veneer glue

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Forum topic by mtx77 posted 03-28-2013 05:50 PM 1503 views 0 times favorited 11 replies Add to Favorites Watch
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24 posts in 2194 days

03-28-2013 05:50 PM

Im going to try my hand at veneering. If this goes well i’ll start thinking about building a vacuum press, but for this project its just clamps & cauls. Its on a guitar body which is relatively small and flat. I was thinking of doing curly or quilted maple veneer. Im going to dye with transtint, sand slightly (i know they’re thin!) then apply a lighter transtint dye over it.

Not sure on the glue though. I dont want to use regular yellow because I dont want it to soak through and mess with my finishing process. I see titebond makes a veneer glue, and alot of people talk about how great of a veneer glue unibond 800 is, but its a 2 part glue and im wondering if its a little overkill for my project. And some people swear by hide glue. I have the titebond hide glue you dont need to heat up, but im assuming thats not ideal here.

Anyone have veneer glue preference? Or can recommend one for a small project like mine?

11 replies so far

View shipwright's profile


8132 posts in 2973 days

#1 posted 03-28-2013 06:06 PM

Hide glue would be my choice and if you have flat surfaces I’d recommend hot hide glue as you can hammer it and you never will need a press, vacuum or otherwise. I do lots of veneer work and wouldn’t use anything else. I have a Hide Glue for Beginners blog that might interest you. Look especially at the videos in the first segment featuring Patrick Edwards.

-- Paul M ..............the early bird may get the worm but it’s the second mouse that gets the cheese!

View CharlieM1958's profile


16278 posts in 4393 days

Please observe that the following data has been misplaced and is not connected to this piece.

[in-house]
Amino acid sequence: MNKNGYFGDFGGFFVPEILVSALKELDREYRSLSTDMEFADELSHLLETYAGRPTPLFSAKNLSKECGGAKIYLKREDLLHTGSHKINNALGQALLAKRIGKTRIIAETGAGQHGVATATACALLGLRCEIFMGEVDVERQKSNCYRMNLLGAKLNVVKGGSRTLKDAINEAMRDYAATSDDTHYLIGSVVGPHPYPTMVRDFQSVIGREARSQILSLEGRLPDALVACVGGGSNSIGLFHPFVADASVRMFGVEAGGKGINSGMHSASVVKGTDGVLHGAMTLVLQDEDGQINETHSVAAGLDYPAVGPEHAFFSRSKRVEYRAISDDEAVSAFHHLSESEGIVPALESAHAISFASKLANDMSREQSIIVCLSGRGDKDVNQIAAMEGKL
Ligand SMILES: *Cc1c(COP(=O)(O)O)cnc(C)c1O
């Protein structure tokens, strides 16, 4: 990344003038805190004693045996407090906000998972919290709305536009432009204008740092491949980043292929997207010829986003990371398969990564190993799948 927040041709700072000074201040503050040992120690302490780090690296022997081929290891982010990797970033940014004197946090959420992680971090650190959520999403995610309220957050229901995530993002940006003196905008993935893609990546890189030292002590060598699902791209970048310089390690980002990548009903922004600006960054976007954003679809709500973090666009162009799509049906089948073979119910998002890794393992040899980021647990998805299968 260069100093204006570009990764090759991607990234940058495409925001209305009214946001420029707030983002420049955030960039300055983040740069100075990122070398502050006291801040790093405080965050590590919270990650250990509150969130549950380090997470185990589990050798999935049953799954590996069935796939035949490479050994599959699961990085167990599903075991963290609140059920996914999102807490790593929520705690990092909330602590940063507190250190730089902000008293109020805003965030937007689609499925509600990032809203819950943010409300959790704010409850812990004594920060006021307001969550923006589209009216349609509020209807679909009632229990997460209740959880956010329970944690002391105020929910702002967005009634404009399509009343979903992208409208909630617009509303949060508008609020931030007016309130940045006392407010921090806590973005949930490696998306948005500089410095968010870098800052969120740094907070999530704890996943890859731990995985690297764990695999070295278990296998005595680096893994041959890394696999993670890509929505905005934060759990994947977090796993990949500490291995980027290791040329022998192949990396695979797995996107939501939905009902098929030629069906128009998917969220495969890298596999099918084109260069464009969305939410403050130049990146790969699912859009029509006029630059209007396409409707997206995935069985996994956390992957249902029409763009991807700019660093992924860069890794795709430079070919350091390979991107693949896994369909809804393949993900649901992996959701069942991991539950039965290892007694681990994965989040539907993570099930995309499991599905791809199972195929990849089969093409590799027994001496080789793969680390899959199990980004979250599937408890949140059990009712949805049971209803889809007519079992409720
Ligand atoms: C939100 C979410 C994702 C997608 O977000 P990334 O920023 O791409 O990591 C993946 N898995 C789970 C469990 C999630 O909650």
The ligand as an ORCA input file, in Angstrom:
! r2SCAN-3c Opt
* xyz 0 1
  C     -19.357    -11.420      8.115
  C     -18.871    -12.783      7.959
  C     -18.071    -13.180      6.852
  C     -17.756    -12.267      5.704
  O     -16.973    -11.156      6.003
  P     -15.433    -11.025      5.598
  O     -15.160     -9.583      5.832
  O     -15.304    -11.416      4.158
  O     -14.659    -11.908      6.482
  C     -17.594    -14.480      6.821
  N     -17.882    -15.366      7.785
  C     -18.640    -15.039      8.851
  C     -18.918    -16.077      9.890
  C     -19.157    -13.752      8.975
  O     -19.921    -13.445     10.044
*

#2 posted 03-28-2013 06:09 PM

I can’t speak to a comparison of the different types, but I can tell you I’ve used the Titebond on a number of small veneering projects with good results.

-- Charlie M. "Woodworking - patience = firewood"

View DS's profile


3024 posts in 2595 days

#3 posted 03-28-2013 06:28 PM

There is a pretty good overview of glues used for veneer at
This was a very helpful site for me when I was making my bag press.

-- "Hard work is not defined by the difficulty of the task as much as a person's desire to perform it.", DS251

View Loren's profile


10477 posts in 3823 days

#4 posted 03-28-2013 06:35 PM

I’ve just started working with hot hide glue and I am
liking it… it’s not easy to work with for all situations
though because it sets so fast.

I made a glue pot out of a little crock pot. I cut a round
hole in the plastic lid for my glue jar. Then, using a
kitchen thermometer I measured the temperature
water both inside the jar and in the crock got to. Then
I drilled 3/8” holes one at a time in the lid and observed
the temperatures. The holes allow steam and heat to
leave the crock pot and thus it can be tuned to operate
at an appropriate temp for hide glue.

View Loren's profile


10477 posts in 3823 days

#5 posted 03-28-2013 06:43 PM

Contact cement won’t affect finishing but I think it might